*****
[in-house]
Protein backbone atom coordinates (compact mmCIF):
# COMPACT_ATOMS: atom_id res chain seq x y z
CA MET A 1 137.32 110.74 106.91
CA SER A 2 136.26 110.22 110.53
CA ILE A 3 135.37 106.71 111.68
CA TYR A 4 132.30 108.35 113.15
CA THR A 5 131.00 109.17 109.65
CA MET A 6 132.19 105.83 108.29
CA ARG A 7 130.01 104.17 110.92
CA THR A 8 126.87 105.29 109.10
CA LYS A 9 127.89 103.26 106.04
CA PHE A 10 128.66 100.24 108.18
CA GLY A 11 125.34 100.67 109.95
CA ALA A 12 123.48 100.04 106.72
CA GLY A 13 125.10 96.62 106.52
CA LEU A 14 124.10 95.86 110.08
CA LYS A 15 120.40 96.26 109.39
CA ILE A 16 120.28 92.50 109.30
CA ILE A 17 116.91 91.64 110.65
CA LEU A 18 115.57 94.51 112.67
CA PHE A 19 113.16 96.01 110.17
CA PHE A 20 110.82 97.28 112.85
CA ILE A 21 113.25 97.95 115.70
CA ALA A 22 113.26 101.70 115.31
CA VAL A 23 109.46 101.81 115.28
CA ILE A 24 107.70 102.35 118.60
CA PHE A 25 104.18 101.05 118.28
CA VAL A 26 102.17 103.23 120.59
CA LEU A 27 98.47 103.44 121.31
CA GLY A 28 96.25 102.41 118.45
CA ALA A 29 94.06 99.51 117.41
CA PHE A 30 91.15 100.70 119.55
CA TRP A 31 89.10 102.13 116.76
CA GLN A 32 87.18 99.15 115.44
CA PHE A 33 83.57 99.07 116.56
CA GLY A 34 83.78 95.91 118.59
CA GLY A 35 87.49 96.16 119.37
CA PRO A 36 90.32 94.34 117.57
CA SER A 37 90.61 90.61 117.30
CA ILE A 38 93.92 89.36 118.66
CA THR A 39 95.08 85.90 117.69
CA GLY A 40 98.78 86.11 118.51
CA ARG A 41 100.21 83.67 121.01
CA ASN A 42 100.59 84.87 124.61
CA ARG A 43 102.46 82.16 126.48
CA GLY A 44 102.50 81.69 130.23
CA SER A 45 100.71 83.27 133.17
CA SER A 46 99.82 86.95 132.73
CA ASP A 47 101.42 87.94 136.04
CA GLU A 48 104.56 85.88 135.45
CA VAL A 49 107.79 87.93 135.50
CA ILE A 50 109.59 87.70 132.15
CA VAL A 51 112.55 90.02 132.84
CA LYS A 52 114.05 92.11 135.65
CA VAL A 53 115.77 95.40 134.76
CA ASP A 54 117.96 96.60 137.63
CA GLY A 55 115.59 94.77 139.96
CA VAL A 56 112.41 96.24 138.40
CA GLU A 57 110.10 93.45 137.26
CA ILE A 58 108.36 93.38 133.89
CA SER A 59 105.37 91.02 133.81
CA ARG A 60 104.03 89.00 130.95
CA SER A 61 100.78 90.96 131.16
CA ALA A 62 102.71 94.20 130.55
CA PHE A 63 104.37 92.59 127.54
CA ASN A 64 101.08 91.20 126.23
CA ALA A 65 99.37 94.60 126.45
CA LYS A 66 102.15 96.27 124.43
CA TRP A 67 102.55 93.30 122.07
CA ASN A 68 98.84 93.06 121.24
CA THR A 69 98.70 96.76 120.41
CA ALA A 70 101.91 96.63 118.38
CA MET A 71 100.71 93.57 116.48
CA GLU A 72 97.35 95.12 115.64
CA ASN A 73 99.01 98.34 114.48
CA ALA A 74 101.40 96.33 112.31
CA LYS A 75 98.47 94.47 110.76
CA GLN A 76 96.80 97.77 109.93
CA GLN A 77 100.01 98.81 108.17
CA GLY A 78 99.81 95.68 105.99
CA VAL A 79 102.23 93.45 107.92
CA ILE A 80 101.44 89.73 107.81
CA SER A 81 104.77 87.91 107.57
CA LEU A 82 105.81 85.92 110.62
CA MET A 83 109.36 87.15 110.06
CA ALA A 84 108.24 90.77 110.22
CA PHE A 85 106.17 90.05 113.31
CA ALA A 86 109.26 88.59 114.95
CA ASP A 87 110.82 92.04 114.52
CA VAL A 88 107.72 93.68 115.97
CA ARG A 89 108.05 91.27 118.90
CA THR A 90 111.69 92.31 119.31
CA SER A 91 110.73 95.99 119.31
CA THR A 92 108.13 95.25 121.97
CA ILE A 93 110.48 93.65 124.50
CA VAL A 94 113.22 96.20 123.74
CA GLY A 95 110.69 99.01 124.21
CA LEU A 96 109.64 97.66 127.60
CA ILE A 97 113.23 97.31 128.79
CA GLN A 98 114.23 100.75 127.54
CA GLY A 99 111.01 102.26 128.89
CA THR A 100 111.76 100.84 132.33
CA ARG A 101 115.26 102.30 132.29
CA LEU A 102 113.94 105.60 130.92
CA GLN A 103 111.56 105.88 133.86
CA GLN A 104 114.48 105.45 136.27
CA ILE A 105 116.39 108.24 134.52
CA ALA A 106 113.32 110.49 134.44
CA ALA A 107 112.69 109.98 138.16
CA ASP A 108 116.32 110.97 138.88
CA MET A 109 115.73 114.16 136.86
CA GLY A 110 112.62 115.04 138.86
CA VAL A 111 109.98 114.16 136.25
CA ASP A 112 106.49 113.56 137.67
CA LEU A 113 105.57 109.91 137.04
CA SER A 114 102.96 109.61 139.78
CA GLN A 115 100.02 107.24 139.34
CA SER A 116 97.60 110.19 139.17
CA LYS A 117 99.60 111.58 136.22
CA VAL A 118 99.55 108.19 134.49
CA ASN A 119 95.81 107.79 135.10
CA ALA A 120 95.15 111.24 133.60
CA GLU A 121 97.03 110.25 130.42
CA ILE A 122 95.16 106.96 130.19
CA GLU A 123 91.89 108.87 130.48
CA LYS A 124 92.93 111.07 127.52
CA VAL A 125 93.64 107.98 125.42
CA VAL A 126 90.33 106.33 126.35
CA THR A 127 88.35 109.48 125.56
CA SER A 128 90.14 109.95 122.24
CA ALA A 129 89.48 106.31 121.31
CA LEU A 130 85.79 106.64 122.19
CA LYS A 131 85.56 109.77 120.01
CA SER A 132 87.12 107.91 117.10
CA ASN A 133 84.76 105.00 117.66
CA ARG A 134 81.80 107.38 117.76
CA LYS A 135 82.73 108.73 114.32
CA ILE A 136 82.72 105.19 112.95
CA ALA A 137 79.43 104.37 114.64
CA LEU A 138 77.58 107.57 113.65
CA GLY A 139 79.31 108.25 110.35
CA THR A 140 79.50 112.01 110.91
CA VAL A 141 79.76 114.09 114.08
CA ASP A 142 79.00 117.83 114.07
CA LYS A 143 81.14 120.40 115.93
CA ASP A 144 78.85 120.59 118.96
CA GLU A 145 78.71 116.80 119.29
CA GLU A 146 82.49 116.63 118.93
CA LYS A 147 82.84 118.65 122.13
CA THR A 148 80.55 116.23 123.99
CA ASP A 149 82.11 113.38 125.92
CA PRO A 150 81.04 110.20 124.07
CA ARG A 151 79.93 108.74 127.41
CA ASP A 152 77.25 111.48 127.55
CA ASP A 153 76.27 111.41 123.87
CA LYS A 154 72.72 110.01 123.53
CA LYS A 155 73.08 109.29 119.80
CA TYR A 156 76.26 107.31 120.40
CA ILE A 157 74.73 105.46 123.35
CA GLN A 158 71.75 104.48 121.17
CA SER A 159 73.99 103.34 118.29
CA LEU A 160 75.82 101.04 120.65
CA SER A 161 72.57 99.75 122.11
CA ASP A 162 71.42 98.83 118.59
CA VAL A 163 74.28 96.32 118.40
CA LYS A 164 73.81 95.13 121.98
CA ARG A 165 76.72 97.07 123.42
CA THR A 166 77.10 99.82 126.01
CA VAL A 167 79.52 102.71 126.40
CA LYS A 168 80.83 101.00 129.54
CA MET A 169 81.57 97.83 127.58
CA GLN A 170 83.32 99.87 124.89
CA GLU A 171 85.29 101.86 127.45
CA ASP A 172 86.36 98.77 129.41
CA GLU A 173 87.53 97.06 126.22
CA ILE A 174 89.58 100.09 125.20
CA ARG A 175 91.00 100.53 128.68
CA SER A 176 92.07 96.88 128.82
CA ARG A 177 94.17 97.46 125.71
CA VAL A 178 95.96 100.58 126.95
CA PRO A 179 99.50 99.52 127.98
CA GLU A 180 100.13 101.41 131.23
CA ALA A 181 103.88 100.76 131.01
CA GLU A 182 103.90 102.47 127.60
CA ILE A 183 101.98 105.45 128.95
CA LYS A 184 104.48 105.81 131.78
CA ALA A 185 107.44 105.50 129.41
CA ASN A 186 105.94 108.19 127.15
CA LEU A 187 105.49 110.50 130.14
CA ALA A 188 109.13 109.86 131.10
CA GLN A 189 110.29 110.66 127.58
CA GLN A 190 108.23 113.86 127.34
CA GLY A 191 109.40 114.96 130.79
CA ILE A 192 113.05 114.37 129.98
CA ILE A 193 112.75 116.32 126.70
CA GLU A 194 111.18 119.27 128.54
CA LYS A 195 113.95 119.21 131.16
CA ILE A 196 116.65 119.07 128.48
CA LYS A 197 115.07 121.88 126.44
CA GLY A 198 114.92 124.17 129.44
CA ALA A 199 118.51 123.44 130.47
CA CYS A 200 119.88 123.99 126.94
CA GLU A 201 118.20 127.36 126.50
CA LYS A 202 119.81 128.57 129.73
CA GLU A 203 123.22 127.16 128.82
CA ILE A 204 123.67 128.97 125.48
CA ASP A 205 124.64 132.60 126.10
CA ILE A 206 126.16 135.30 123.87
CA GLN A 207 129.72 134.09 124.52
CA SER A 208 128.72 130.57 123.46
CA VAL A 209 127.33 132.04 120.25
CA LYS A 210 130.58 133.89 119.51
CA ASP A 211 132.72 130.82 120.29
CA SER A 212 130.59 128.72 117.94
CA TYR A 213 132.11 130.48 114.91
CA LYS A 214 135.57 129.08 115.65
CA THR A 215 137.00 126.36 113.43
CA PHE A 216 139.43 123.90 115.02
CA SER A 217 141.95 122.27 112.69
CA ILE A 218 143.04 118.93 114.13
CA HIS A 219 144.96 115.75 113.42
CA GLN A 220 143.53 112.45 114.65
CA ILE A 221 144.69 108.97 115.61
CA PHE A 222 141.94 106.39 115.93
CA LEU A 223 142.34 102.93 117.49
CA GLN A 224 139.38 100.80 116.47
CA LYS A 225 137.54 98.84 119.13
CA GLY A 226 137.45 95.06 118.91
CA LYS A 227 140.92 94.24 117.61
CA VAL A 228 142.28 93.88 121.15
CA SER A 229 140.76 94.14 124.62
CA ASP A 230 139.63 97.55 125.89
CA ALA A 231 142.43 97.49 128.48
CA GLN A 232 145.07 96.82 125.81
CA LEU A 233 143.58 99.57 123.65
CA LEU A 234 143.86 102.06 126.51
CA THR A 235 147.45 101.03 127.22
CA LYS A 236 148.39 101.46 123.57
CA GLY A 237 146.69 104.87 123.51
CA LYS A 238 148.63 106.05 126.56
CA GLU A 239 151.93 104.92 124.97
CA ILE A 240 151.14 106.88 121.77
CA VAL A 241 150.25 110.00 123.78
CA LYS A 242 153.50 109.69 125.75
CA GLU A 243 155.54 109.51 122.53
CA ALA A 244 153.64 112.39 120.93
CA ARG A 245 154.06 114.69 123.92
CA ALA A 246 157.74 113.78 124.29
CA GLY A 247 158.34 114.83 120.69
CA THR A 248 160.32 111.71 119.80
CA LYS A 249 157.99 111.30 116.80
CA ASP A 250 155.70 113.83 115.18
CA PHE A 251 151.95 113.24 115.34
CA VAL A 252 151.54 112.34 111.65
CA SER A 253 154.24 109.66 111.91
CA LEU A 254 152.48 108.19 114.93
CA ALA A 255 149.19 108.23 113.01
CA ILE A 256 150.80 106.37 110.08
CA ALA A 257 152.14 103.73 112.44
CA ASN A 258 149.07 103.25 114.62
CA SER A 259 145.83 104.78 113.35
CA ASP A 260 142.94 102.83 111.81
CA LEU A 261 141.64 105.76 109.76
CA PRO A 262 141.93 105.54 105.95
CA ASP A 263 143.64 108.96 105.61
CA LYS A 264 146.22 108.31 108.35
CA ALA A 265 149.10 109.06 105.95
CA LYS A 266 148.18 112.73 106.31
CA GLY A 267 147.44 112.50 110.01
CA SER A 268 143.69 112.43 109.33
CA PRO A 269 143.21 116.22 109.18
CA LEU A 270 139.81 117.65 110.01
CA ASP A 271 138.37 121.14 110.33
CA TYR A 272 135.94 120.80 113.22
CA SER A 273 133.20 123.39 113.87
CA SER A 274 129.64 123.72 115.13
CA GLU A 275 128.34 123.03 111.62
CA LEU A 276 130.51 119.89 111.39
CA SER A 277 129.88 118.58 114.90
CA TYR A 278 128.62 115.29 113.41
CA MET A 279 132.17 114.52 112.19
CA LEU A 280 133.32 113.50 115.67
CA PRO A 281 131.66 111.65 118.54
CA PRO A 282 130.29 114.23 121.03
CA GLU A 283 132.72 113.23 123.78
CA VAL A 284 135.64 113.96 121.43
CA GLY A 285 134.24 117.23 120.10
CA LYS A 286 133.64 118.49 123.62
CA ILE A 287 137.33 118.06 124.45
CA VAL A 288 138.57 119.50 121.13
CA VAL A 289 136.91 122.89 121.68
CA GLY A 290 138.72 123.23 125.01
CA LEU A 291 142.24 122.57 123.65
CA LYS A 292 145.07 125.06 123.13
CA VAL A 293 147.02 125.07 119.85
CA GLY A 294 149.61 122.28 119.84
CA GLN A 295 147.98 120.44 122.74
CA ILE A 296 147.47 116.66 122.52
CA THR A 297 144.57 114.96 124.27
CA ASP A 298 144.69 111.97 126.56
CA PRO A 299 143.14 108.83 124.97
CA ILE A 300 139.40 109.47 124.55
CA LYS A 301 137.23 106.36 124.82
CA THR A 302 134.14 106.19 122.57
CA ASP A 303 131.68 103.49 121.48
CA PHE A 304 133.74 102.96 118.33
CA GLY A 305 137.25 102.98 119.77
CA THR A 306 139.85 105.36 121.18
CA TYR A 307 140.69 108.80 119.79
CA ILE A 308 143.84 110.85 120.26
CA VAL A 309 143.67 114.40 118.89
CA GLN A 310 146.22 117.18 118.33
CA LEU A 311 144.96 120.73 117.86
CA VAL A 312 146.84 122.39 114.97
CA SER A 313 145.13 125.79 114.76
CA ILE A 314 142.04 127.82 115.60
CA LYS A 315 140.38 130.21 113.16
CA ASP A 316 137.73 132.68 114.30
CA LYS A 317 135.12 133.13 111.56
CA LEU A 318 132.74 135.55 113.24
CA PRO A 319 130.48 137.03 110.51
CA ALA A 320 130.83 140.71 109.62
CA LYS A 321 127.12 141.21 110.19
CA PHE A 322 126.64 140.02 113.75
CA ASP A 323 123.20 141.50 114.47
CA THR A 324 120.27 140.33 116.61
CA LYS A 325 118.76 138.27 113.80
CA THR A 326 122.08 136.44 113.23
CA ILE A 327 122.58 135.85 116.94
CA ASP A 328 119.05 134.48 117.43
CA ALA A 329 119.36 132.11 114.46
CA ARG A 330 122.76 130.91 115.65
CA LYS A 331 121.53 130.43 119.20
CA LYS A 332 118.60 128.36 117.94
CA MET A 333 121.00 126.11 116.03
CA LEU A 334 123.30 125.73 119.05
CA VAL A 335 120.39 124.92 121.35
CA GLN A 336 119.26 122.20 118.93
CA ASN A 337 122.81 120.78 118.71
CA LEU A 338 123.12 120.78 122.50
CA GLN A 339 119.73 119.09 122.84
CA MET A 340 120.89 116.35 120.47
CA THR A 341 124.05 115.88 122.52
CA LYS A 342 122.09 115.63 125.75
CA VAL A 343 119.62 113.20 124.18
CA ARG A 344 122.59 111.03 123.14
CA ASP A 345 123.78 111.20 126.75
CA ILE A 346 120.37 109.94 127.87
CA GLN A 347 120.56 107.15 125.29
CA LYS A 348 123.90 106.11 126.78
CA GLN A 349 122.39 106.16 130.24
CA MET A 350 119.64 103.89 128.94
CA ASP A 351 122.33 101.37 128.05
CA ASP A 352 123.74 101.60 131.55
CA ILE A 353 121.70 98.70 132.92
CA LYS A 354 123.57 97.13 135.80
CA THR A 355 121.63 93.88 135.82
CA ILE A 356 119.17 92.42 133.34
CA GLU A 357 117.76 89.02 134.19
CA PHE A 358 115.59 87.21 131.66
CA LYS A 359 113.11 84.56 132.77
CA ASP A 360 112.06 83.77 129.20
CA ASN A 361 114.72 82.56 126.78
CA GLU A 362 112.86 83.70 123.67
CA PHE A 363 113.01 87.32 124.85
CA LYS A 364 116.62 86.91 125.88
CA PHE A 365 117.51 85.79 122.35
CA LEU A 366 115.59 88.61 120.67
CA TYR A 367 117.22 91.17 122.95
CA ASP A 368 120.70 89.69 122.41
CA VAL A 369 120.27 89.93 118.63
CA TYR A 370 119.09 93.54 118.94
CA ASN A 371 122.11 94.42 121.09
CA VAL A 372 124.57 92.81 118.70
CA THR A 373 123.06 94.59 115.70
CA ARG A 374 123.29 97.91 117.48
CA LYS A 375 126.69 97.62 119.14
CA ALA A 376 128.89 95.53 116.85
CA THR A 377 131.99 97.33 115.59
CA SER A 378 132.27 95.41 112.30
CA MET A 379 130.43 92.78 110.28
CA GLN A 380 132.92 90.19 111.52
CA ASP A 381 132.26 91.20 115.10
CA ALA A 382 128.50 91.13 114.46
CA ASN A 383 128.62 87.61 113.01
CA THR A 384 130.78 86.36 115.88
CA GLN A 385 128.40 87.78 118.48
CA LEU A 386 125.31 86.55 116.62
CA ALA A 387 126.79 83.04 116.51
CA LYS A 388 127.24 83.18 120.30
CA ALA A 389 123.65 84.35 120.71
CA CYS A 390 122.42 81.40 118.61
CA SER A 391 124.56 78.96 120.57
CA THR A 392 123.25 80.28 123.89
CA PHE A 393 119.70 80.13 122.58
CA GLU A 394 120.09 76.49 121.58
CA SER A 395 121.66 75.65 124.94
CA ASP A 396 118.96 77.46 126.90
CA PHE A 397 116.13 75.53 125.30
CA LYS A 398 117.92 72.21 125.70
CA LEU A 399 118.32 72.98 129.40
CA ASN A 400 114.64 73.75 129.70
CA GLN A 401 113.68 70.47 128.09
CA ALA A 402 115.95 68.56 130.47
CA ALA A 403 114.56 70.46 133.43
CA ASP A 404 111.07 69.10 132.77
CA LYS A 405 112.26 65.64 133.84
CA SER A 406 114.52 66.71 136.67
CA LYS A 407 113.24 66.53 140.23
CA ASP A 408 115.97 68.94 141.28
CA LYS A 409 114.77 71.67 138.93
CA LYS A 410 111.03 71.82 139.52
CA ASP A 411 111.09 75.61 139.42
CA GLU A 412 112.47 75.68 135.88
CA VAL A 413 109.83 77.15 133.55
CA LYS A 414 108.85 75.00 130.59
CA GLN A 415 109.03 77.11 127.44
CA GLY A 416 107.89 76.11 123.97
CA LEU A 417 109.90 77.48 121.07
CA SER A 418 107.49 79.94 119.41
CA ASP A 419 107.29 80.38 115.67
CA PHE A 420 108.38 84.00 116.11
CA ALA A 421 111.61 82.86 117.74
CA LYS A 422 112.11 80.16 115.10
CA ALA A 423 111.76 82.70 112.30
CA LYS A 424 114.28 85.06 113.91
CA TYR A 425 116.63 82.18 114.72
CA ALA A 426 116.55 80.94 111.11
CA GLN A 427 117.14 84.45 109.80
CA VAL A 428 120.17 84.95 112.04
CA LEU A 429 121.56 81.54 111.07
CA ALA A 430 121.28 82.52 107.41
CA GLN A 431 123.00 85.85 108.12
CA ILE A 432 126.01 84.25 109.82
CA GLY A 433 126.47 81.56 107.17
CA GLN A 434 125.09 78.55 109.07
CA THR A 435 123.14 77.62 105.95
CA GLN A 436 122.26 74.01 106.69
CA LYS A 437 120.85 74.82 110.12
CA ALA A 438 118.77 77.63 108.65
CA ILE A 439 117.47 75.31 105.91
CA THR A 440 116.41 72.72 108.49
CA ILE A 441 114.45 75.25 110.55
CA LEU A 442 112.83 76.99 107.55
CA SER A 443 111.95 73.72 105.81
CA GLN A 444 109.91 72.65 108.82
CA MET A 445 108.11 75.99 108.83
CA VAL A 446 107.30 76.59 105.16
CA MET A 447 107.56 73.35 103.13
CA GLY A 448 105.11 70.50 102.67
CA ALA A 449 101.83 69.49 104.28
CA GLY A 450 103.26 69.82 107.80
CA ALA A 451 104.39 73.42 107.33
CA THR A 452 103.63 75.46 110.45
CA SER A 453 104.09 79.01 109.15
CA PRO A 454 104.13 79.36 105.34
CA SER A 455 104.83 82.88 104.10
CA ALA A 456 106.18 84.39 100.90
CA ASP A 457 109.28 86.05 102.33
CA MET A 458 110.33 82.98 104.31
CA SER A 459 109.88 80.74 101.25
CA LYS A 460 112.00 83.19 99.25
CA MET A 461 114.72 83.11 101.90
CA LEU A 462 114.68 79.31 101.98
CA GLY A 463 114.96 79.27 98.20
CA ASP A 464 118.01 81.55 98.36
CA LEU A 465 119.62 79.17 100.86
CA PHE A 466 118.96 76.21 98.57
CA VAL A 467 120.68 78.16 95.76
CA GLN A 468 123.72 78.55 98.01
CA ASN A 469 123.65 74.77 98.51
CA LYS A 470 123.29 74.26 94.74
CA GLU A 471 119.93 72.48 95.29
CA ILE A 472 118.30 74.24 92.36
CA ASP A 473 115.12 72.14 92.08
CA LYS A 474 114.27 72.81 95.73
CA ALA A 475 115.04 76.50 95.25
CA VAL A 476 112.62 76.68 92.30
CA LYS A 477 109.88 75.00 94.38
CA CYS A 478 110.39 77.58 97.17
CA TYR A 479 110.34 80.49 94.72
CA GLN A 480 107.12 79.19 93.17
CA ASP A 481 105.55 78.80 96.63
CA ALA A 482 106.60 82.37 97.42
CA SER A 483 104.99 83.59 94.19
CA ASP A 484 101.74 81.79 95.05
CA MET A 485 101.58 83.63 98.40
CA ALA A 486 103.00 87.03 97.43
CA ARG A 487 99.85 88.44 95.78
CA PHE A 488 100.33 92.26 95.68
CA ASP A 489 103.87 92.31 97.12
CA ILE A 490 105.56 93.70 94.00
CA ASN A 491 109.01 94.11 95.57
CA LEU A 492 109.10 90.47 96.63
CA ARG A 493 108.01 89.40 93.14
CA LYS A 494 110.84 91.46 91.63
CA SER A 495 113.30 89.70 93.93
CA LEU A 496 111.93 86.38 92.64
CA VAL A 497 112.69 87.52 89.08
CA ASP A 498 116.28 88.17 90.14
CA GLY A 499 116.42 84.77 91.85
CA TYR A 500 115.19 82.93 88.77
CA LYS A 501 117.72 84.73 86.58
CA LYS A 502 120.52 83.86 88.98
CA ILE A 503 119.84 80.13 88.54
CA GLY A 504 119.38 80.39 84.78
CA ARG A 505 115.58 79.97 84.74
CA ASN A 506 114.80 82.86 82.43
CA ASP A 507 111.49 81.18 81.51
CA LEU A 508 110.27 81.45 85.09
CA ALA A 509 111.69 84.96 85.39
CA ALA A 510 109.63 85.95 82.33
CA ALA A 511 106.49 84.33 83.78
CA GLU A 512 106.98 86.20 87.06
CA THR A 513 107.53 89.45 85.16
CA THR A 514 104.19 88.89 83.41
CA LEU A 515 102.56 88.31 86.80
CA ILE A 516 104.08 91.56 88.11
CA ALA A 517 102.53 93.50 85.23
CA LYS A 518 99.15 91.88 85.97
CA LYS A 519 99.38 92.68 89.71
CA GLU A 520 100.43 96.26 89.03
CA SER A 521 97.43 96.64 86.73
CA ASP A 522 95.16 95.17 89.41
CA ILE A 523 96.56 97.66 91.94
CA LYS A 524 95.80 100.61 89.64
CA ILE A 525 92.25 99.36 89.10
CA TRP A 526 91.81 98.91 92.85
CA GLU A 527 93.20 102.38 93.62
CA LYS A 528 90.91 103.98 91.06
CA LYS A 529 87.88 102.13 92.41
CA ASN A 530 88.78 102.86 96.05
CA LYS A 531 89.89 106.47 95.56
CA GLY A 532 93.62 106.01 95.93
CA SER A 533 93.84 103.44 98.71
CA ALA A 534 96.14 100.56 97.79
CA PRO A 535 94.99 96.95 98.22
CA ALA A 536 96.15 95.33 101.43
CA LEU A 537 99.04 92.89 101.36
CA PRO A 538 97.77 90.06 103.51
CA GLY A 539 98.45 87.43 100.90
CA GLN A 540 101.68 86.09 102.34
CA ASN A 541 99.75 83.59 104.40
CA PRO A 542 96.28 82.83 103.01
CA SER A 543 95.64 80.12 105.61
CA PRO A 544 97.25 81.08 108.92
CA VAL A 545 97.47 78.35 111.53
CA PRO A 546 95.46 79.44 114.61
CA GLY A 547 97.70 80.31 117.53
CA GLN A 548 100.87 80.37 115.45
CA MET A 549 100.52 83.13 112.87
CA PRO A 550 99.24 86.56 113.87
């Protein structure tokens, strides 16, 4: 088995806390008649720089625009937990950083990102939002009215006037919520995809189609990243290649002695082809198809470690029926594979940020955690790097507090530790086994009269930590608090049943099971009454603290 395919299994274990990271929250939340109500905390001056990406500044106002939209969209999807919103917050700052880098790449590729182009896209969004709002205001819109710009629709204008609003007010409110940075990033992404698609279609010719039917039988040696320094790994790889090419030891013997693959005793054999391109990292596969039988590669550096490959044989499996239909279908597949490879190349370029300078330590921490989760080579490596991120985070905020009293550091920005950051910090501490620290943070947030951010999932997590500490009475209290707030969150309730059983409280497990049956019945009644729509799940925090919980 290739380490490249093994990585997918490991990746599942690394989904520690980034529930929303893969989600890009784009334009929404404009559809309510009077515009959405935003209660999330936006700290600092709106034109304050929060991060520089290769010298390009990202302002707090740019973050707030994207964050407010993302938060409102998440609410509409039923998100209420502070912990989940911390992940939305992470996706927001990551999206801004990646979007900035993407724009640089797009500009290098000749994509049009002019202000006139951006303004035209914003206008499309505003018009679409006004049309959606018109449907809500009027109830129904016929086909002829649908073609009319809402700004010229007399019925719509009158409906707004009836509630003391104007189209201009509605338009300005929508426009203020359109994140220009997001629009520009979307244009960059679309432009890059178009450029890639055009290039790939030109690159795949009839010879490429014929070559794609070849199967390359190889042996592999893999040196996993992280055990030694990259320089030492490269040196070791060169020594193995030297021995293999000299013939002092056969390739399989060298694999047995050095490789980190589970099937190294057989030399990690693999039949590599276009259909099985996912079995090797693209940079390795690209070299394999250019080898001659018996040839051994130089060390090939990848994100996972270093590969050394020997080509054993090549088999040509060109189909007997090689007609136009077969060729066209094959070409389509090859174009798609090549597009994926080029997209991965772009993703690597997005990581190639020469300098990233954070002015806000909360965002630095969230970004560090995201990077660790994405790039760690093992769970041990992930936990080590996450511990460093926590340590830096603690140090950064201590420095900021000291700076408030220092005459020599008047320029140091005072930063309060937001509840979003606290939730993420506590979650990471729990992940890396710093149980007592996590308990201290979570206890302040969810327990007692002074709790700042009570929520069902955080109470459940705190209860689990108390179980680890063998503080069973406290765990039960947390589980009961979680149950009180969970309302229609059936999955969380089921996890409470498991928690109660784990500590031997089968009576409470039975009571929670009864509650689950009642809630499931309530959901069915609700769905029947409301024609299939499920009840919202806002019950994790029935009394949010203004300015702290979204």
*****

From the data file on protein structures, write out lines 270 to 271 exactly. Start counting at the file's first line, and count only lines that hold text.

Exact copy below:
CA GLY A 267 147.44 112.50 110.01
CA SER A 268 143.69 112.43 109.33